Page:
Hulk Smash! How To Say "No" To A Customer–And Make Them Love You
Yesterday we looked at The Incredible Hulk #464 and witnessed an approach to conflict resolution that didn’t involve punching someone in the face.
Today, we’re going to use that story as a springboard into a discussion on how to say “no” to a customer.
Sound good, Hulk?
Fact: No single company has unlimited resources, so no company can execute every single customer or stakeholder request. Nor should they.
When Should You Say “No”?
As a product manager, there are at least three times you should know when to say “no”:
- When saying “yes” would be illegal or unethical;
- When saying “yes” would fail to solve the customer’s true need;
- When saying “yes” would fail to meet the strategic goals of your product.
The first situation is probably pretty easy for most of us to recognize. The other two, sometimes a little (or a lot) more difficult.
What Would The Hulk Do
Easy: HULK SMASH! HULK SMASH THINGS THAT ANNOY HULK!!!
While most PMs are not comfortable SMASHING others (thank goodness), too many are afraid to use the word “no”. It’s easy to see why: No one likes to be told “no”, and nobody wants their internal or external relationships to resemble the aftermath of a Hulk Smash-A-Thon:
The “Smash-All-Obstacles” approach to product management
may not work in every situation.
What Would Marlo Do?
In Incredible Hulk #464, the Hulk’s bedridden sidekick, Rick Jones, seeks unending pity from his wife, Marlo. Rick believes he needs the sympathy. Marlo knows better: What he really needs isn’t pity; it’s a kick in the pants to get him on the mend.
Note: I would advise against ending customer visits this dramatically.
Marlo can get away with talking to Rick like this because they’re married and deeply in love. You don’t have that luxury with your customers, so you must learn how to say “no” the right way.
How To Say “No” The Right Way
First, understand there are at least two kinds of No’s…
- No, as in, “Not yet.” — good idea, but not a priority right now
- No, as in, “No chance in hell.”
Second, understand how to deliver the “no” appropriately…
- Reject the idea, not the genius behind the idea. Be sure to explain to the person making the request that you’re rejecting the idea, not the individual.
- Explain the reason for the rejection. For example, is it time constraints? If you can’t meet their timetable, your customer will appreciate you being up front and not misleading them into missing their own street date.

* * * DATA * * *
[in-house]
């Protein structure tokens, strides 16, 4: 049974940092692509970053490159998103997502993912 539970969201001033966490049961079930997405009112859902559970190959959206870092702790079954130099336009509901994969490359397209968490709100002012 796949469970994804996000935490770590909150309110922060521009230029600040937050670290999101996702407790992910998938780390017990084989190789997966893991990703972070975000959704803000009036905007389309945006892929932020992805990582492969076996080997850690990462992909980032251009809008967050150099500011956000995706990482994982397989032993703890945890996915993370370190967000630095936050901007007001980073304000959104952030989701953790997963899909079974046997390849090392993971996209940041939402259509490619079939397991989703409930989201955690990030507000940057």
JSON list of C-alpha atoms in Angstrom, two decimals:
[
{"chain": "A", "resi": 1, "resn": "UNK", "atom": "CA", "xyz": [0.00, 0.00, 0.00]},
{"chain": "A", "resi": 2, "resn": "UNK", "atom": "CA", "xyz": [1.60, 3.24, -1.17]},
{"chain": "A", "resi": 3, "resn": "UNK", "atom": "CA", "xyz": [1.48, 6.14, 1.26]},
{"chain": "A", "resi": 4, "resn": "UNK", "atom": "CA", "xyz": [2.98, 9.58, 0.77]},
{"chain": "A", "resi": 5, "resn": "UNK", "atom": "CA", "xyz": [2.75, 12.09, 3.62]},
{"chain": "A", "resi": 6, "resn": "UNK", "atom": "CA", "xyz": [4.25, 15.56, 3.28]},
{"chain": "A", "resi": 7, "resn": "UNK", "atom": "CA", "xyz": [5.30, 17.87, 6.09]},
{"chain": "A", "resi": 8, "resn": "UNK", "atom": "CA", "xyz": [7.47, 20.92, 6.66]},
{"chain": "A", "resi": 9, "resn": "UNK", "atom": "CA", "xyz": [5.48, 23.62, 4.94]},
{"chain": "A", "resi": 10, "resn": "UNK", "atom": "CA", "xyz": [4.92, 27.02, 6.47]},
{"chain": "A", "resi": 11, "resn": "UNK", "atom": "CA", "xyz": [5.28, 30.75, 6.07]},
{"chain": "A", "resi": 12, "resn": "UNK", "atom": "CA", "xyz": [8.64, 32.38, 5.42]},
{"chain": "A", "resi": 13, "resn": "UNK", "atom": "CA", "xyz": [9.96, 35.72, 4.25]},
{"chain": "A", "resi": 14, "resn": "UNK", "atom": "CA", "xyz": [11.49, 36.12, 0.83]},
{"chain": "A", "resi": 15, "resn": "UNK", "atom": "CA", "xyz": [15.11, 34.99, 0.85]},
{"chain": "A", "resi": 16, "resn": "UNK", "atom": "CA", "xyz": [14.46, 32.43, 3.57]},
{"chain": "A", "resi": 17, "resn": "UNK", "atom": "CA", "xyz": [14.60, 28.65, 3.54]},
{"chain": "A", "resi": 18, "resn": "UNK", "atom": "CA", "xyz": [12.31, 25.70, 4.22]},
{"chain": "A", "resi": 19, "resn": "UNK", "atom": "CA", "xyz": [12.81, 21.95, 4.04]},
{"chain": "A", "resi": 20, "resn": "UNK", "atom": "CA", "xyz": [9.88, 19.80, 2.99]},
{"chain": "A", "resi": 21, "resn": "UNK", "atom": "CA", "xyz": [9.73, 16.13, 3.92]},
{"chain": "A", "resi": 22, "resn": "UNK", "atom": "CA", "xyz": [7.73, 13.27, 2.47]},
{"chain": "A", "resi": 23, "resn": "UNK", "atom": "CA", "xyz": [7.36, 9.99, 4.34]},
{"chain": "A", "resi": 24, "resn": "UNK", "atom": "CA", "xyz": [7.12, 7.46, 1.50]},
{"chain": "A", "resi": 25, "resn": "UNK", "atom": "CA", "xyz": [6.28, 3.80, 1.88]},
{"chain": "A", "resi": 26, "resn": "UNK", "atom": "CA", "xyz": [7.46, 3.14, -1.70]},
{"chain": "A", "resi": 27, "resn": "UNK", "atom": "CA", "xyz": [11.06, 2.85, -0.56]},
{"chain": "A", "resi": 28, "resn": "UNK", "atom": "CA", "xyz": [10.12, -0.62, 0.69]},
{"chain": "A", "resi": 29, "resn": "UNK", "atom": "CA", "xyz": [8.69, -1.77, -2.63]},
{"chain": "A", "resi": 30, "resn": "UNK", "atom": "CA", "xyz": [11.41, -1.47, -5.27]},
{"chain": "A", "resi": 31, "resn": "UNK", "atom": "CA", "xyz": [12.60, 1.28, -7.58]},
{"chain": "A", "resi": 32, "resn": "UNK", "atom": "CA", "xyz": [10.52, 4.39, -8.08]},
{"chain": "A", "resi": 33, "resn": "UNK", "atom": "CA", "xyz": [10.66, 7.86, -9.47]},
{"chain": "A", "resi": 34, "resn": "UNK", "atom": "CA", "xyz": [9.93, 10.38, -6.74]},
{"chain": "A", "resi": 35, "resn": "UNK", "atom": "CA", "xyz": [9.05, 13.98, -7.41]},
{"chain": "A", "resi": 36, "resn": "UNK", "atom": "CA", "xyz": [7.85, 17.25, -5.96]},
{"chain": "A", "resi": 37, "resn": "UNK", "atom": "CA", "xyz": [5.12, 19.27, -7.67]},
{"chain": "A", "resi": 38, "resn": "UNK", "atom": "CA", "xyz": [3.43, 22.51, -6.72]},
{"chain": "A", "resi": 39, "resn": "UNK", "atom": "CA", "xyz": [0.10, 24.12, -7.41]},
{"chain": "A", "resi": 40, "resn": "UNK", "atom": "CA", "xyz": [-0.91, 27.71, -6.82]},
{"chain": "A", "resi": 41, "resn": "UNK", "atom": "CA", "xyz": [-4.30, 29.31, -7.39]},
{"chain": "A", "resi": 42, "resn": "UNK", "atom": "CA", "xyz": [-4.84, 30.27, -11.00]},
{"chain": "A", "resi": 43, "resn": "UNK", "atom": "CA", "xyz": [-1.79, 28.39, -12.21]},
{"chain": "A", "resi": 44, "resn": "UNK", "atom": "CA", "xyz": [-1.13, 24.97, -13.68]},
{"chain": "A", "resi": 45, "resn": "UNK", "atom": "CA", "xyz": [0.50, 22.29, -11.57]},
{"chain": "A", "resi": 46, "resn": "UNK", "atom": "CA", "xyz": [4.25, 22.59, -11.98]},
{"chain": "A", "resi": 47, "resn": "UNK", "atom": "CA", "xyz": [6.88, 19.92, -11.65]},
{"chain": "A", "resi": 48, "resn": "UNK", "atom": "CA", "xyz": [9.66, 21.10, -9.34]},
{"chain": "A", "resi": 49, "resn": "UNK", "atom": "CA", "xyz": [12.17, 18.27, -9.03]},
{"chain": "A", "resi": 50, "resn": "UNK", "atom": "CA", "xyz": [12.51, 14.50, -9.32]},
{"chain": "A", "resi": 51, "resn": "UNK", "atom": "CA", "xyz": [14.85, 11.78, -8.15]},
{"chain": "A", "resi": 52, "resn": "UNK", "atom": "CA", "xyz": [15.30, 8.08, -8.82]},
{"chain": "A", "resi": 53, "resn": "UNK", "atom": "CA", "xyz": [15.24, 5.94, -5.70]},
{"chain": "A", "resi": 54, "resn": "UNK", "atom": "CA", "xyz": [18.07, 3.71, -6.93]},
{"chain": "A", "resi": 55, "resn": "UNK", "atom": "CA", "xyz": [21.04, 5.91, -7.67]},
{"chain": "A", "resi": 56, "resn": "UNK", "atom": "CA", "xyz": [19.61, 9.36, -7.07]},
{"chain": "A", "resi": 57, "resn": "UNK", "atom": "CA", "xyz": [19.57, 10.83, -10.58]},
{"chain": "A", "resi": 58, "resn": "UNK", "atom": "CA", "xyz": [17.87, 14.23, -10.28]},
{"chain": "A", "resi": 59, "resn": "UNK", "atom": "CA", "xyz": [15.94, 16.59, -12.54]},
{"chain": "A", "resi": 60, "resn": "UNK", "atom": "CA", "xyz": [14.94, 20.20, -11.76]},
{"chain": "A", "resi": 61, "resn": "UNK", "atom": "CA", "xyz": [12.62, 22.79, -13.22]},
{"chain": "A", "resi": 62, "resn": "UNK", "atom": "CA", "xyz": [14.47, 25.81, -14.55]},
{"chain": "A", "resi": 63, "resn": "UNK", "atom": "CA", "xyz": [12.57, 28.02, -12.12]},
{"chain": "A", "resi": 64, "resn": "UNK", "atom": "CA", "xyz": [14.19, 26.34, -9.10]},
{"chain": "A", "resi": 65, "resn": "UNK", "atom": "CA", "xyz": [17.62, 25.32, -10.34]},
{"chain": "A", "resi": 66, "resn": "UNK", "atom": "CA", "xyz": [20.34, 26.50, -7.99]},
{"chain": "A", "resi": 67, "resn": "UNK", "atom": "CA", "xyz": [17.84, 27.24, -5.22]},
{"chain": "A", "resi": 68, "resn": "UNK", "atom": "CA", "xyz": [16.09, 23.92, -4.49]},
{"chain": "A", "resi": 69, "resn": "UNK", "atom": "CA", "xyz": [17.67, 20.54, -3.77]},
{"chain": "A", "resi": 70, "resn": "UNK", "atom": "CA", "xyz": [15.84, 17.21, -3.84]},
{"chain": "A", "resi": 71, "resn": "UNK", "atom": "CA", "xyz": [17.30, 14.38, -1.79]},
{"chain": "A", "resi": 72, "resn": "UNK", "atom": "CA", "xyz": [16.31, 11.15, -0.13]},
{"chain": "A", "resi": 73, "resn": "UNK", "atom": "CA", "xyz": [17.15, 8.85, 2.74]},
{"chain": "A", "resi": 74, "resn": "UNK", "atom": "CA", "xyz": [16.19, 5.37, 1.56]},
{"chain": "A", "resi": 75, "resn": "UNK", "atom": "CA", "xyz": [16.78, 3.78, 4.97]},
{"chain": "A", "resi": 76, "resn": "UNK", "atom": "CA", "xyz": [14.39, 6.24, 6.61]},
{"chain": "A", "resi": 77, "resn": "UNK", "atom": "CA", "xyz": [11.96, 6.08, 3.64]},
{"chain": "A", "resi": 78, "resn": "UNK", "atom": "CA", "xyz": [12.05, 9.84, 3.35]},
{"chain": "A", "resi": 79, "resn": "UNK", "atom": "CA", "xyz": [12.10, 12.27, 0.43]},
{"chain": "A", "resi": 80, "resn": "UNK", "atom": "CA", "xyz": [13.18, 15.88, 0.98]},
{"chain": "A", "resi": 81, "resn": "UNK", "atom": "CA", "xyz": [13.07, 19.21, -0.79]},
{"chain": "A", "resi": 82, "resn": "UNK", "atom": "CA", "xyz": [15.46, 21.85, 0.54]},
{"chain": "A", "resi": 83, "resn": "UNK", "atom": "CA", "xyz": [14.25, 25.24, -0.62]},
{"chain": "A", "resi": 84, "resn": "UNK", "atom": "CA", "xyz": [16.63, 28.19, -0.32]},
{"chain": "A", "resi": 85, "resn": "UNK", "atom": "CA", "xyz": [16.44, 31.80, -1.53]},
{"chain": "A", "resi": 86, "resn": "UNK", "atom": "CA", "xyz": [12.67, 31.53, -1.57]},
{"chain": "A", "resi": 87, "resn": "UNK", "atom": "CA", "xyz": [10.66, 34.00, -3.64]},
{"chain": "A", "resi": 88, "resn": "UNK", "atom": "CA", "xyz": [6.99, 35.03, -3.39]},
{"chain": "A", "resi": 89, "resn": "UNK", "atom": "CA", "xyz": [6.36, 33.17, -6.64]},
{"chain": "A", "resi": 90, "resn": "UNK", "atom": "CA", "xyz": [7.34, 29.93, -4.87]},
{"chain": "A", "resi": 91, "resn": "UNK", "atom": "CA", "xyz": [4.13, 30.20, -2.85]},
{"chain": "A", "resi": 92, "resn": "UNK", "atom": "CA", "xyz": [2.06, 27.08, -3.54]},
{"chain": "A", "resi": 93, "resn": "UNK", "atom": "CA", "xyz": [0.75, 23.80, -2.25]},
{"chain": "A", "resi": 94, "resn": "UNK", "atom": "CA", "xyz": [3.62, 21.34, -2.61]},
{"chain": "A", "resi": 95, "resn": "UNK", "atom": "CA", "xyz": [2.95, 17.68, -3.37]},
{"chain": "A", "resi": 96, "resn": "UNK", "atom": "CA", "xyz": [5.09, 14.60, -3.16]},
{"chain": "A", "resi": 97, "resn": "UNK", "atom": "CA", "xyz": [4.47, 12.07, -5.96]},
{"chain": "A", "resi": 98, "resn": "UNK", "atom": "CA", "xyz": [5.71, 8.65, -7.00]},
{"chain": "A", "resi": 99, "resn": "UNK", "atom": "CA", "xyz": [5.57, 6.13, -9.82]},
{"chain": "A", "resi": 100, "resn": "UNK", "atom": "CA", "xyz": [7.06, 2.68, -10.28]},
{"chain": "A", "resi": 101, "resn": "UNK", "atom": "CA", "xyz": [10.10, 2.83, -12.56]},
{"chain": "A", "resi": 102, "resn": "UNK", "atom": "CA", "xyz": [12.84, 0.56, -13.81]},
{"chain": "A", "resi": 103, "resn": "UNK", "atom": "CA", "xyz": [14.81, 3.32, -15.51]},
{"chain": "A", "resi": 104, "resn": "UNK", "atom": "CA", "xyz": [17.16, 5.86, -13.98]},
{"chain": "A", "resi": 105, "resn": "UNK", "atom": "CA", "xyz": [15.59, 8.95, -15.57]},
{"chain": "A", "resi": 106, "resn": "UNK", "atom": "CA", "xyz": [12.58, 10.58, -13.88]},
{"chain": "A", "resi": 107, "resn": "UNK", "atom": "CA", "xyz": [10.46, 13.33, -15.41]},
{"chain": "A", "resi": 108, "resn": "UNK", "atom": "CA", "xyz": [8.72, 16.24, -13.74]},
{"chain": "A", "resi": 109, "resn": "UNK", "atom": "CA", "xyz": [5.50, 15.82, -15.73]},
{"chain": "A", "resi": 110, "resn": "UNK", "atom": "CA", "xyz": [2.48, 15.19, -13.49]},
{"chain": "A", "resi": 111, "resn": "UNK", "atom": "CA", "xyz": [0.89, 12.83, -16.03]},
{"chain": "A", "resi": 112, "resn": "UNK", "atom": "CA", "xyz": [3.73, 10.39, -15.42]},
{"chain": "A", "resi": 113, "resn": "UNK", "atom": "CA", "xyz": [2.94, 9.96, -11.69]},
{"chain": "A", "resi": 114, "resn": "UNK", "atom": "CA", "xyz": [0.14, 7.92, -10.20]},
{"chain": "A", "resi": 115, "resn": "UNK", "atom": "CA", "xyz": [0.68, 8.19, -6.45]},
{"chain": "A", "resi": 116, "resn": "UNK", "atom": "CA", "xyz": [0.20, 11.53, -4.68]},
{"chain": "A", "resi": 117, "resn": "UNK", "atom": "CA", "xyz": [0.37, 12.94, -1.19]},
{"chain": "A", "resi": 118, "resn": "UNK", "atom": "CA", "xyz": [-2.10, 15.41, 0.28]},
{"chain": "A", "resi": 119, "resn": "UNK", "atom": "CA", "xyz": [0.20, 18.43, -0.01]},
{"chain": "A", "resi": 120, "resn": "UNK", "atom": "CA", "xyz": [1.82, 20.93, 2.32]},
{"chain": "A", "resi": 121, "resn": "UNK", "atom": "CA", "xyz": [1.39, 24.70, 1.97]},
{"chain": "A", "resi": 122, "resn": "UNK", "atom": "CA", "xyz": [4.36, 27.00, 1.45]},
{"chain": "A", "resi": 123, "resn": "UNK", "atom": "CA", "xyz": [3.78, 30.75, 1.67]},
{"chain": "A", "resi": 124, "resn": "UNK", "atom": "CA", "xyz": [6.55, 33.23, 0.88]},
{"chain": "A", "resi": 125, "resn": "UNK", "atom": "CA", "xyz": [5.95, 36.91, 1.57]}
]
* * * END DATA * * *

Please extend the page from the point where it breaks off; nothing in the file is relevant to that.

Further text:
- Listen. Sometimes customers ask for solutions that treat symptoms of their problems, not the actual root causes. Your job is always to get to the root.
And Remember To Pair A “Yes” With That “No”
Or, at least offer an alternative. If you can’t meet their requested timeline, offer a timeframe that could work. If you can’t presently provide the feature they’re looking for, and have an understanding of what their core issue is, what can you offer them instead?
At my work, we make online, multiplayer games and game shows. Some of the game shows have hundreds or thousands of people playing simultaneously; other games have a much smaller core of dedicated players.
Our focus for the first half of this year is on the game shows because those generate the most member interest and generate the best messaging environments for our advertisers. So when a member writes in with ideas about improving a game that doesn’t fall into that category, we execute the steps above–even going so far as to recommend specific, niche gaming sites that meet their stated interests.
Does it work 100% of the time? No, because nobody likes to have their requests rejected. But more often than not, we retain their business and, I think, their respect.
The next time you have to tell a customer “no,” be sure you reject the idea and not the person, explain the reason for the rejection, and offer a reasonable customer-oriented alternative.
That’s the way to win your customers’ hearts without SMASHING your business to bits.